So, that’s that. Now you know the basics to playing. On to the next section!
The Pretty Little Bow.
This game comes in a fairly basic card box. There is quite a few cards in it, and it is slightly bigger than a standard deck of cards. The art is excellent for the target audience, which is a younger crowd. The cards have fun pictures of ants on them holding which ever resource is on that specific card. Overall, a very well packaged game.
The way you play
This is a very basic game, and is very easily played and rules are easy to pick up. You get to draw a card, followed by using the resources you’ve drawn to extinguish fires. If when you draw a resource card, and it has a fire on it, you put it into the middle of the table, and the game goes on. Once there are seven fires, you aren’t allowed to draw for a round to lower the number of fires on the table. If you can’t extinguish any fires for an entire round, then the game is over. If you get through the entire deck, then whoever has the most points wins the game. That’s all there is to it. As I said, a very basic game.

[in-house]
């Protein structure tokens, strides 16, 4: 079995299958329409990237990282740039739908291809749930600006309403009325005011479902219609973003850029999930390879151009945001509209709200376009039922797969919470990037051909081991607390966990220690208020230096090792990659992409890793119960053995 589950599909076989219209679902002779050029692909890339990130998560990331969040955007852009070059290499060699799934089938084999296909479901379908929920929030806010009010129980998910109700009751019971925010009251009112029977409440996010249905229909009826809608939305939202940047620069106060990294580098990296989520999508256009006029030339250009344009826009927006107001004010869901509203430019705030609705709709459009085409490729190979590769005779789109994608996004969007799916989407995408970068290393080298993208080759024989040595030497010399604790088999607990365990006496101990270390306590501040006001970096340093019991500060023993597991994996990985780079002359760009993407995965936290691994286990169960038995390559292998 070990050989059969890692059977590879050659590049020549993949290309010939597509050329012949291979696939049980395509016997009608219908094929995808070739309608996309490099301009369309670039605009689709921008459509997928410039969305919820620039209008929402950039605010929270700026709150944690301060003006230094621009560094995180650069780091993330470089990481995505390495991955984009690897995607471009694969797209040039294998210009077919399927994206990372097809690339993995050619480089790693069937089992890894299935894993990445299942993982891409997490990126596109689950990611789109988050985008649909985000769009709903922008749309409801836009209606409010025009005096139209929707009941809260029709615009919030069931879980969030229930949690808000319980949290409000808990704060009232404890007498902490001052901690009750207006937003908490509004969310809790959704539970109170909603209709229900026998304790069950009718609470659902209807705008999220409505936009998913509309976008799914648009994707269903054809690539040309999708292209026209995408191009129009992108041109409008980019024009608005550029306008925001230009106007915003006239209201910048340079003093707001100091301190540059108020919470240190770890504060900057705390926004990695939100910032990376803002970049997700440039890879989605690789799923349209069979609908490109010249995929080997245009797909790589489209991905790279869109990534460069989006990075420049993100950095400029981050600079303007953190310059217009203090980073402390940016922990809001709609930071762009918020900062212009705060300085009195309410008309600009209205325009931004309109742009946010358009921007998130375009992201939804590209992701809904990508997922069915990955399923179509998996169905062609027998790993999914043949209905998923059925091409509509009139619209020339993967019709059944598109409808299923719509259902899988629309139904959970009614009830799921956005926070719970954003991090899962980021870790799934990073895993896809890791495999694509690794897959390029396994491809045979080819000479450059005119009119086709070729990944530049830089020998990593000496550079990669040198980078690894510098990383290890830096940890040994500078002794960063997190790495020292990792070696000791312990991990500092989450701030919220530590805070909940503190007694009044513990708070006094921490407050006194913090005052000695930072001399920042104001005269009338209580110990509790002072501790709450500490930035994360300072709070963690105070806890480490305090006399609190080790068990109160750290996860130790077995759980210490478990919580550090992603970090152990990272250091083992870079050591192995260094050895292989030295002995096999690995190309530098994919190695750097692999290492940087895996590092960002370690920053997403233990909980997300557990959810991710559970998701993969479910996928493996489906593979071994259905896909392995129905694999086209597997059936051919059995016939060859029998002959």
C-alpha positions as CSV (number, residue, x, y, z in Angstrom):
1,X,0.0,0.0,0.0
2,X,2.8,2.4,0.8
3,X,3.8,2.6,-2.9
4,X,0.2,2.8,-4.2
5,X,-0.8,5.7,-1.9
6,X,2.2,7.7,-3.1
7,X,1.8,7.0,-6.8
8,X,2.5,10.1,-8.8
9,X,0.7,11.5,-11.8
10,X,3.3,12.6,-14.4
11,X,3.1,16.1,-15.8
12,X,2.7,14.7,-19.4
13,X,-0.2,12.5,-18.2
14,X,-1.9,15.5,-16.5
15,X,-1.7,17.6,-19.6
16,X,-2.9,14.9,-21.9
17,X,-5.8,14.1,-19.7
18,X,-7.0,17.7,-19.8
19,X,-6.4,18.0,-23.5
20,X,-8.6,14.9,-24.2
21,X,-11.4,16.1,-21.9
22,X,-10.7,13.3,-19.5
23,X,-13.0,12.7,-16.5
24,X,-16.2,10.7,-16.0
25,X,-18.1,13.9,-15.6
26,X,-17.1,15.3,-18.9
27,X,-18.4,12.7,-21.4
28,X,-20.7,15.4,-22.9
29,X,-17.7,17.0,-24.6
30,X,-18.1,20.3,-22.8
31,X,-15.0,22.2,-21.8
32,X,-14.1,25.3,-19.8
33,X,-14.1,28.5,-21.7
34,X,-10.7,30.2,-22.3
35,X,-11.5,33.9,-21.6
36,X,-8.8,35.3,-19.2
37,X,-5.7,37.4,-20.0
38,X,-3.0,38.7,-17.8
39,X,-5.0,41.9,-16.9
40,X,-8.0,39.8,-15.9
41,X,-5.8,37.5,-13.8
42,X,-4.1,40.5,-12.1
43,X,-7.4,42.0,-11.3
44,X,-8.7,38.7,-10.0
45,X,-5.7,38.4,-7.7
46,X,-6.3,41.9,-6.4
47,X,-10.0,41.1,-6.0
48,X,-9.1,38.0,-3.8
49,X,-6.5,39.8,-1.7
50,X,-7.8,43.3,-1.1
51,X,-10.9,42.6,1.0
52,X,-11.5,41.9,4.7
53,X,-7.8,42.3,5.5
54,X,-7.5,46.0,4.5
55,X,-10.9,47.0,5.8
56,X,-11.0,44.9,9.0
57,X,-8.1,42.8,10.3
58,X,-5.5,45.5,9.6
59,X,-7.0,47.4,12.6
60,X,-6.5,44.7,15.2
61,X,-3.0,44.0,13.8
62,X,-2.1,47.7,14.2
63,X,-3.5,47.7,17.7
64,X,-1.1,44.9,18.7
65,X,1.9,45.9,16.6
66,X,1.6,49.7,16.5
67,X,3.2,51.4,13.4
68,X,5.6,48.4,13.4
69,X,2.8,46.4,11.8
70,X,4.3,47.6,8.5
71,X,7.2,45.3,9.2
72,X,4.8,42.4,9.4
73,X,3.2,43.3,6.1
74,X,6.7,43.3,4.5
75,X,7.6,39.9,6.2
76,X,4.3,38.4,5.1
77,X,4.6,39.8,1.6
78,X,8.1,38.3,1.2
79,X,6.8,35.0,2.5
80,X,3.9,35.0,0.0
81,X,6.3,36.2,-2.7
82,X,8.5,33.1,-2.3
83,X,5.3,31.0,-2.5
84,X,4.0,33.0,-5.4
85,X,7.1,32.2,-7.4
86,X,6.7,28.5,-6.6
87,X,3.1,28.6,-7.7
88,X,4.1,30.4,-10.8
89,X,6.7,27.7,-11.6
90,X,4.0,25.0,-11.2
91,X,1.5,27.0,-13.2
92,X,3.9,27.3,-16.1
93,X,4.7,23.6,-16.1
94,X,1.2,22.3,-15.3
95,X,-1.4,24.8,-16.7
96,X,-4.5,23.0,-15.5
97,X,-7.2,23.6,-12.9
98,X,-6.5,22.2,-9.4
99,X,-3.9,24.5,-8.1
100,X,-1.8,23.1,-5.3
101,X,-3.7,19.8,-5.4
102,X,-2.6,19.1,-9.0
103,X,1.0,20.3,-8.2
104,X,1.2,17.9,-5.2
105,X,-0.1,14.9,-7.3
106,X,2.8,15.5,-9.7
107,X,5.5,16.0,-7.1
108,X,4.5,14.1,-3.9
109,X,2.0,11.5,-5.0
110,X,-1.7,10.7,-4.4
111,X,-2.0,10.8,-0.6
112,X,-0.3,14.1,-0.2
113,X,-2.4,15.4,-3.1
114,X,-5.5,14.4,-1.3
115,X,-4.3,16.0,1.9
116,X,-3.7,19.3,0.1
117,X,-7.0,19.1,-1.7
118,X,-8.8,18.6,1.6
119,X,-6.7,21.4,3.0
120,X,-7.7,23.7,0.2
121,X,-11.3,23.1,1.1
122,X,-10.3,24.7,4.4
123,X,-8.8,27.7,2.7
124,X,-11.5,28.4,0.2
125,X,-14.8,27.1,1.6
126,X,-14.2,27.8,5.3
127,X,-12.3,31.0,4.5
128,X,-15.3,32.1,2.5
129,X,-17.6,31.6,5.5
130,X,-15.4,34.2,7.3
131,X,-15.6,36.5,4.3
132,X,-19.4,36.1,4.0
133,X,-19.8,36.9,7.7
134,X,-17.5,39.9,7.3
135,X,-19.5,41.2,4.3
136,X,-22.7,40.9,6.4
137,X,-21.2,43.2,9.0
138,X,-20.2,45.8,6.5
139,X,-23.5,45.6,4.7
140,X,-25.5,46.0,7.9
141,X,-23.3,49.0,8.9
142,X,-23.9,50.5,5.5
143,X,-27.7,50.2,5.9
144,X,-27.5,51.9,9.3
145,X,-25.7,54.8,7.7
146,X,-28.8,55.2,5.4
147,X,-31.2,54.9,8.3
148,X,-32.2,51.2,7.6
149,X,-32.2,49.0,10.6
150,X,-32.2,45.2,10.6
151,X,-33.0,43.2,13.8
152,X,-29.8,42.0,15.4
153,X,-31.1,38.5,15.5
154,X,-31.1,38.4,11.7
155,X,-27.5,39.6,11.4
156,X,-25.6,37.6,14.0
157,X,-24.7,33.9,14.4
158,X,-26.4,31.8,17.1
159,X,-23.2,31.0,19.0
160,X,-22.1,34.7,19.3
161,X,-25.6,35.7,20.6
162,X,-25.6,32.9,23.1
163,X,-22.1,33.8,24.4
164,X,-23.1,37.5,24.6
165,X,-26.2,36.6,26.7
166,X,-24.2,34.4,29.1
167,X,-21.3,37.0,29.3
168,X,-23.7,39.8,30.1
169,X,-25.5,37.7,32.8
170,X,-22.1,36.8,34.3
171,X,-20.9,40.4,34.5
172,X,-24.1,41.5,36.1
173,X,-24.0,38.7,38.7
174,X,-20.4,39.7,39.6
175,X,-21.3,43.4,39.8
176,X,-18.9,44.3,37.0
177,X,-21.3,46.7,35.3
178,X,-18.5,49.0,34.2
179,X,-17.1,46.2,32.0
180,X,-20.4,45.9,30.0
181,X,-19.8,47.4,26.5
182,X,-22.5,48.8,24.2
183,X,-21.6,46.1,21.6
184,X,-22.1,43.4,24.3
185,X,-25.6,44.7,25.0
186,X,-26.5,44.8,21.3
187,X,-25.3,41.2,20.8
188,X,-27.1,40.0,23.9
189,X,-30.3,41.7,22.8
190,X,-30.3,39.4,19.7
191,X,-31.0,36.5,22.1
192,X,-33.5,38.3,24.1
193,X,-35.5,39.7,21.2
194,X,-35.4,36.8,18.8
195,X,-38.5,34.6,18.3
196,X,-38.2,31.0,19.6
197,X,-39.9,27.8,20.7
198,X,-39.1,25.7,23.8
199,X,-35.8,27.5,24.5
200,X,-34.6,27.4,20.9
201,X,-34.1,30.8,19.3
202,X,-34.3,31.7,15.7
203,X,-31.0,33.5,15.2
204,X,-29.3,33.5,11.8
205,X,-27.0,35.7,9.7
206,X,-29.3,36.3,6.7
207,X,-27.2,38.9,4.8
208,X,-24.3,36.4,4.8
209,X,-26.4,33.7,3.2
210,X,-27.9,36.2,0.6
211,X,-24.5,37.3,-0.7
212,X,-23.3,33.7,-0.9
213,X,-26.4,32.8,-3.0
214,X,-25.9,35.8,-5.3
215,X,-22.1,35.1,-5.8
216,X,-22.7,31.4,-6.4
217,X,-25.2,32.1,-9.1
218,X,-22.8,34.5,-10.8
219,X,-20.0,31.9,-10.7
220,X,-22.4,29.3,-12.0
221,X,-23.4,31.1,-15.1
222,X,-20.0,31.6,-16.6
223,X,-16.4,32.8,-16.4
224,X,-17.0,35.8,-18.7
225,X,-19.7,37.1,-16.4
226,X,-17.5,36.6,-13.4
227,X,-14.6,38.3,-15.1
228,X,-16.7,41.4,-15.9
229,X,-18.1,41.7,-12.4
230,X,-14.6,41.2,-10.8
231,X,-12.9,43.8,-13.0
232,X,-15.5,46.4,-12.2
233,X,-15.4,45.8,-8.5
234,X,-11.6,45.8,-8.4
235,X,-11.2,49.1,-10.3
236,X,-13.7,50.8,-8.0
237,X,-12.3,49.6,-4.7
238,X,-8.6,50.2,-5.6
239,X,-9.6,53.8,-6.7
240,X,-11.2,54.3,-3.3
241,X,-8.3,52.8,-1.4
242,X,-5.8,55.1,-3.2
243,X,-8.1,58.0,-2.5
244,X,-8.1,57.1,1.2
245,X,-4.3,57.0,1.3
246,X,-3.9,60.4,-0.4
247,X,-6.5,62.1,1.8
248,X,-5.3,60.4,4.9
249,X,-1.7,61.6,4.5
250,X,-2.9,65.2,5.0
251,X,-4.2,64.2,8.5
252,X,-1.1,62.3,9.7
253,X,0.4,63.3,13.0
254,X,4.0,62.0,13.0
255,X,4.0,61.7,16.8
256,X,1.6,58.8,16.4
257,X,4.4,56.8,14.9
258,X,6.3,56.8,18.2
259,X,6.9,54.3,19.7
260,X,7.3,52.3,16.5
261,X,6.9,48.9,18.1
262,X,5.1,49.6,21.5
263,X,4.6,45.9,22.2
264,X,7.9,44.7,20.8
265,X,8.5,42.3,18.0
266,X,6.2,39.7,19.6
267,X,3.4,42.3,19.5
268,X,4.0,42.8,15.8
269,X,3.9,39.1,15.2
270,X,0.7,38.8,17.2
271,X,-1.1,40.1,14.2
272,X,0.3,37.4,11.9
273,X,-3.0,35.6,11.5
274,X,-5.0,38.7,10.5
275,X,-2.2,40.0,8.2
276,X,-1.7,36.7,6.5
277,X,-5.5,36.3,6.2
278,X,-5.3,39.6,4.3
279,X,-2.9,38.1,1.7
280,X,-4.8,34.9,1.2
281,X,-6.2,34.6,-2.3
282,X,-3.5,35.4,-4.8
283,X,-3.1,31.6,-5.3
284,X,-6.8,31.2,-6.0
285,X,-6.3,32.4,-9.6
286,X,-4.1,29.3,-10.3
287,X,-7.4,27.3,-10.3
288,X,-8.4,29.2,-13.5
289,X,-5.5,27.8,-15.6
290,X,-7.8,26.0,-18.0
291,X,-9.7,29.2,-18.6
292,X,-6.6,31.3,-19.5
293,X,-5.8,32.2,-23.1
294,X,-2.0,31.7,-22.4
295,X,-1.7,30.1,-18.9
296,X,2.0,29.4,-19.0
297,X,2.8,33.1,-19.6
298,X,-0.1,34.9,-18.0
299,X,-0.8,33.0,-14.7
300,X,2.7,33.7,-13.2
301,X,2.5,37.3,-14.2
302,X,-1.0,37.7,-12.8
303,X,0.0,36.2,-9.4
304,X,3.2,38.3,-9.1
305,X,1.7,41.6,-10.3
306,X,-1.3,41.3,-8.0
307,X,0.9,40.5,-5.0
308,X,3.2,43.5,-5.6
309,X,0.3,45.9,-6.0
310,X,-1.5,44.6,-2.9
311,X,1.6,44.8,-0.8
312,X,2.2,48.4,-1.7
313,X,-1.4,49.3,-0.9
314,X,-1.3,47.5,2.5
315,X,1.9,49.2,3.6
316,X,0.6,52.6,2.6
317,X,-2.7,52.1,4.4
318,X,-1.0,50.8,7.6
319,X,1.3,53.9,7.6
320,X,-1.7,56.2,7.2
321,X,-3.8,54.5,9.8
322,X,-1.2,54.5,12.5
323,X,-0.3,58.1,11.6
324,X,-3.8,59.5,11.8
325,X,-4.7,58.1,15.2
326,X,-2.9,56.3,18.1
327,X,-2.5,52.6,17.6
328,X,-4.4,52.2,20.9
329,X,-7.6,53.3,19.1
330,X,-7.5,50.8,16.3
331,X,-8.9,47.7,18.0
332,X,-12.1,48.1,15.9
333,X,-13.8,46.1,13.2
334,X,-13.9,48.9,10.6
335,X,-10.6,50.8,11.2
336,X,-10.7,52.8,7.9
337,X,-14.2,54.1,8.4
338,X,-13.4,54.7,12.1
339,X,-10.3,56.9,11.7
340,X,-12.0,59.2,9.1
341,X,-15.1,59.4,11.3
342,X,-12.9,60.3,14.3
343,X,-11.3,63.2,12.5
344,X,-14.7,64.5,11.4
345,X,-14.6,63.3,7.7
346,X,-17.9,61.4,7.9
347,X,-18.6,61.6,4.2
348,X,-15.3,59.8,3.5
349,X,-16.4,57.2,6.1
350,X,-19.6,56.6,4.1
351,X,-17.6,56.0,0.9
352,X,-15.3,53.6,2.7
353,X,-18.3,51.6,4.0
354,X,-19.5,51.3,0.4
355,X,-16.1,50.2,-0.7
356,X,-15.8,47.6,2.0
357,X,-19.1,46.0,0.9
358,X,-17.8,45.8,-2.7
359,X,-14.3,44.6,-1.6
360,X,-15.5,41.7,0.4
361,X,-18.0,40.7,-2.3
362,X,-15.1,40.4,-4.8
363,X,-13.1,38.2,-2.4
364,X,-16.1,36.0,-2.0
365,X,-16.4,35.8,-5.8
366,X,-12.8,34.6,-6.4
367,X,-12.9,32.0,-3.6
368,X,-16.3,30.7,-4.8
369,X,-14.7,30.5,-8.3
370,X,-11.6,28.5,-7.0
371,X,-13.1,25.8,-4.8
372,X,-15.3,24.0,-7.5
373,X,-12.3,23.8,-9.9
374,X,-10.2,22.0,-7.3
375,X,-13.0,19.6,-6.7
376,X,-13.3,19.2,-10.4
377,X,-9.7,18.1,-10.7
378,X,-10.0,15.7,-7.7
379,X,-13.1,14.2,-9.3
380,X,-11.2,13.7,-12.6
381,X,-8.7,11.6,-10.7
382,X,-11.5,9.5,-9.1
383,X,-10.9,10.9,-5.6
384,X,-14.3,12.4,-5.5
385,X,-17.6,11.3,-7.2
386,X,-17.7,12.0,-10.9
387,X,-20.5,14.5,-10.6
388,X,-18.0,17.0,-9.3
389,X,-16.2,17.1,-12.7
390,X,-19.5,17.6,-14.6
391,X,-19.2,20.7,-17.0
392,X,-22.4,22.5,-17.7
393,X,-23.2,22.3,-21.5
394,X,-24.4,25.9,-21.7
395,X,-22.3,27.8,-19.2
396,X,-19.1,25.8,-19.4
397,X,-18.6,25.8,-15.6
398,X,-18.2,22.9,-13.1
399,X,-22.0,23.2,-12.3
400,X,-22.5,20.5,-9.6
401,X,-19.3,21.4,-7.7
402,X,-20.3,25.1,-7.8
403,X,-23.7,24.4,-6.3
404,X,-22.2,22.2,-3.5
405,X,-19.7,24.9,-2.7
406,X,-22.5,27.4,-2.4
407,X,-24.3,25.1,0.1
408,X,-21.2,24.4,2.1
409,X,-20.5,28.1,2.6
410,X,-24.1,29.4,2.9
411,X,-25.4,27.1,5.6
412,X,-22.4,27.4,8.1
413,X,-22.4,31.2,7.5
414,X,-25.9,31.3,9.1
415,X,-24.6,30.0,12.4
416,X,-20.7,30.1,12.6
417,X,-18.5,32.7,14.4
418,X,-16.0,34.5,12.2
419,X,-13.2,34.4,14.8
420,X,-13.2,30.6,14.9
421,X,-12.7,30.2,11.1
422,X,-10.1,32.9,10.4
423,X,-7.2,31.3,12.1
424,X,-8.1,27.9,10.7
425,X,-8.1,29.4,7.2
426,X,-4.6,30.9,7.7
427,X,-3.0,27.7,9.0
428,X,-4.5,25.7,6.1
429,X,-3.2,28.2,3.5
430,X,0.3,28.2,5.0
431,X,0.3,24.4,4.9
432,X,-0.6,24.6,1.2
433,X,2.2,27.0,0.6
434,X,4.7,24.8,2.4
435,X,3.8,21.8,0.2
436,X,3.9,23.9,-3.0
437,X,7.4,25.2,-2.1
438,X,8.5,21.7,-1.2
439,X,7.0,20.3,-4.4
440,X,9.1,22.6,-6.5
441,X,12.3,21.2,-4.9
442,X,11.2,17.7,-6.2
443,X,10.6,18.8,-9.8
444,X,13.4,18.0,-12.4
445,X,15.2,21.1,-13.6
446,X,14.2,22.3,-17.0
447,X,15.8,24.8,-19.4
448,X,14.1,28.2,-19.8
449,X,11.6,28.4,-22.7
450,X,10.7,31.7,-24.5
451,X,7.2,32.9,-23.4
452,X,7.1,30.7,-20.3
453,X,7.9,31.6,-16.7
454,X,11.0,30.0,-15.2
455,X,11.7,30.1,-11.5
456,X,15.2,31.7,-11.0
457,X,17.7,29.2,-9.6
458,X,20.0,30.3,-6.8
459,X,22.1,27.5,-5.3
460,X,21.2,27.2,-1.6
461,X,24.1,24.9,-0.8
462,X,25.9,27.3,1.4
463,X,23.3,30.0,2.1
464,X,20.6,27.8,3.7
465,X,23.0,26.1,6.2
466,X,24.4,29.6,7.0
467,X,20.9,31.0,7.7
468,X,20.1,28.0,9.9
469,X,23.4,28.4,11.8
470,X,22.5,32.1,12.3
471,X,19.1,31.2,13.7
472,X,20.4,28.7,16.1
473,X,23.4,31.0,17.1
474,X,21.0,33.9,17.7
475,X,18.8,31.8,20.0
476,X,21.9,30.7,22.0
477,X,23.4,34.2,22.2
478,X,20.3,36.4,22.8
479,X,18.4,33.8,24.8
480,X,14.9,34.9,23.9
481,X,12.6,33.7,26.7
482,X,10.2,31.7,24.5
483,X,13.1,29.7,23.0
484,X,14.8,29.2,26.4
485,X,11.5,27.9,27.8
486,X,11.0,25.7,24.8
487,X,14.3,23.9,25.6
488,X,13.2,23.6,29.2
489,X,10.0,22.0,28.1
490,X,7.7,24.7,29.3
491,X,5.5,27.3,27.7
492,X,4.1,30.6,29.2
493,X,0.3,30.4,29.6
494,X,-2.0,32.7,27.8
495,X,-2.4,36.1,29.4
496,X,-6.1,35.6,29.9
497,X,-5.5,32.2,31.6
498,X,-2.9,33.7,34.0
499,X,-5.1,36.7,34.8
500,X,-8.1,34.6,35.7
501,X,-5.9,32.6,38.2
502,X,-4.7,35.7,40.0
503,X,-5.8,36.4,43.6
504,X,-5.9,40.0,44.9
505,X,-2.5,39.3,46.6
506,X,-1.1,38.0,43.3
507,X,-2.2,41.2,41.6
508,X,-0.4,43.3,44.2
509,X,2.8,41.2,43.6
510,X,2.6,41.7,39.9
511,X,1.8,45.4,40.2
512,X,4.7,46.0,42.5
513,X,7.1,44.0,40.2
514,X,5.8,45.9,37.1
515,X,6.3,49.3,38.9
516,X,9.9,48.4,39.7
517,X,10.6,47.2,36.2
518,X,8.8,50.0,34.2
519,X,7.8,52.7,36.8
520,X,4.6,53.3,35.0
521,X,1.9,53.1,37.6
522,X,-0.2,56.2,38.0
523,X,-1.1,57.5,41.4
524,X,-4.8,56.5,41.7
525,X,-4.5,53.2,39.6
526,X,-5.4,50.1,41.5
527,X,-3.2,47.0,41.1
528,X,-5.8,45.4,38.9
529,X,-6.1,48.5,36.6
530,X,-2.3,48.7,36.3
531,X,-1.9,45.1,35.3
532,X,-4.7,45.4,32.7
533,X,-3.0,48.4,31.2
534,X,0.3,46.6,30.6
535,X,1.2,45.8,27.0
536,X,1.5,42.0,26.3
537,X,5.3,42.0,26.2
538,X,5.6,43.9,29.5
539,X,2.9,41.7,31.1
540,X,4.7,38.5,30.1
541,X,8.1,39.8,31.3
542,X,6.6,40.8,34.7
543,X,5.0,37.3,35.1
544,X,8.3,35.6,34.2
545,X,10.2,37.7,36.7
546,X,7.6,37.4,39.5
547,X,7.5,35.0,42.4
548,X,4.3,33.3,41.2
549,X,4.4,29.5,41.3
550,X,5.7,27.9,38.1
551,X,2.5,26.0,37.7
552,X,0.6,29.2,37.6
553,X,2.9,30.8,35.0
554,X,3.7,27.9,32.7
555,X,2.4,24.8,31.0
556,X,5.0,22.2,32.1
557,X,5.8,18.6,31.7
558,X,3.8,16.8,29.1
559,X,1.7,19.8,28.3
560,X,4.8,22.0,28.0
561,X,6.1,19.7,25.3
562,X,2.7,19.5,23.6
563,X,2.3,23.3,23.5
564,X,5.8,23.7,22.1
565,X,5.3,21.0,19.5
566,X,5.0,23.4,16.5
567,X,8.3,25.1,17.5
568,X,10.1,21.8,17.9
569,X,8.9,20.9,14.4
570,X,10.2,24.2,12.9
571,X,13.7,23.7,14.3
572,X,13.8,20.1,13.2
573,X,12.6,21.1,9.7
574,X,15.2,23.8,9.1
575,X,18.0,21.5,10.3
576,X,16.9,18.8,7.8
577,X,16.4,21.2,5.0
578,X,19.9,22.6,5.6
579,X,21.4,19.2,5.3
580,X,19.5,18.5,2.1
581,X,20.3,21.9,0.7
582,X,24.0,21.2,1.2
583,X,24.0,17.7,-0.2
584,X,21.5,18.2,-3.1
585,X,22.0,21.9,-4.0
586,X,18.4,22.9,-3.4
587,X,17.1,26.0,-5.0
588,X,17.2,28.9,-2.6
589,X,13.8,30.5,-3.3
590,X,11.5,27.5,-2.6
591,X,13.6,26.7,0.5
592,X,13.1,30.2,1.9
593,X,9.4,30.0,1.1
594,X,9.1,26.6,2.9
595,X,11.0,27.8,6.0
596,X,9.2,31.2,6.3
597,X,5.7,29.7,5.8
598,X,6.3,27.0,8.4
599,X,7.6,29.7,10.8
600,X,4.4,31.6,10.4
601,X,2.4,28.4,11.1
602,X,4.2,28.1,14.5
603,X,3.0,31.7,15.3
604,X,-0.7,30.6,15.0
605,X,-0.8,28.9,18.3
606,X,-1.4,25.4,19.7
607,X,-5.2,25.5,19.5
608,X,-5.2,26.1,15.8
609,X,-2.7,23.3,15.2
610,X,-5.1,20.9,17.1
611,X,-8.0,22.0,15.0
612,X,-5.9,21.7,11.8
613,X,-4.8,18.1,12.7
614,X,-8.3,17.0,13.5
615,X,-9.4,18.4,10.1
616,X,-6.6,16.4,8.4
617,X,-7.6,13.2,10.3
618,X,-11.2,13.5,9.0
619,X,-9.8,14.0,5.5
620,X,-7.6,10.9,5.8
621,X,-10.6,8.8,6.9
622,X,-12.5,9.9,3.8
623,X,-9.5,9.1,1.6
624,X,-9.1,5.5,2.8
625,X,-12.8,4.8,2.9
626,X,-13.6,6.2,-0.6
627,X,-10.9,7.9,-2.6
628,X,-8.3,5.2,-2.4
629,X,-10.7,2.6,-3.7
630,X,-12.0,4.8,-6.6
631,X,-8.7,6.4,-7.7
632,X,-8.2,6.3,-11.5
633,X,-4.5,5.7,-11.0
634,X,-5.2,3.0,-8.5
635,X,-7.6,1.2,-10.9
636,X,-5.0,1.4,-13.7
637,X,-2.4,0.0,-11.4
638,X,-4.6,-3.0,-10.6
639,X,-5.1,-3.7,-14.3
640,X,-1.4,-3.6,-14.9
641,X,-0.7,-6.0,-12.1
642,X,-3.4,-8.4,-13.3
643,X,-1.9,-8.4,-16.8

What’s not to love?
There are a couple of issues I had with this game. Both of which I feel have to do with the target audience. First of all, I feel that this game is made for a younger audience. This is certainly a great game to get your children playing games. It’s definitely fun enough to keep you playing, but you will notice fairly quickly that you are not the target audience. This is what makes my second issue, an issue. I feel that the cards are a bit flimsy. Normally this isn’t an issue for me, but when the game is geared towards children, I feel that the cards should hold up to a bit more punishment. These are really the only issues I have seen with the game. Like I say however, I don’t feel that I’m the person that this is geared towards, and I know my three year old son, while slightly young to play correctly, has had fun “buying” fires while matching resources already.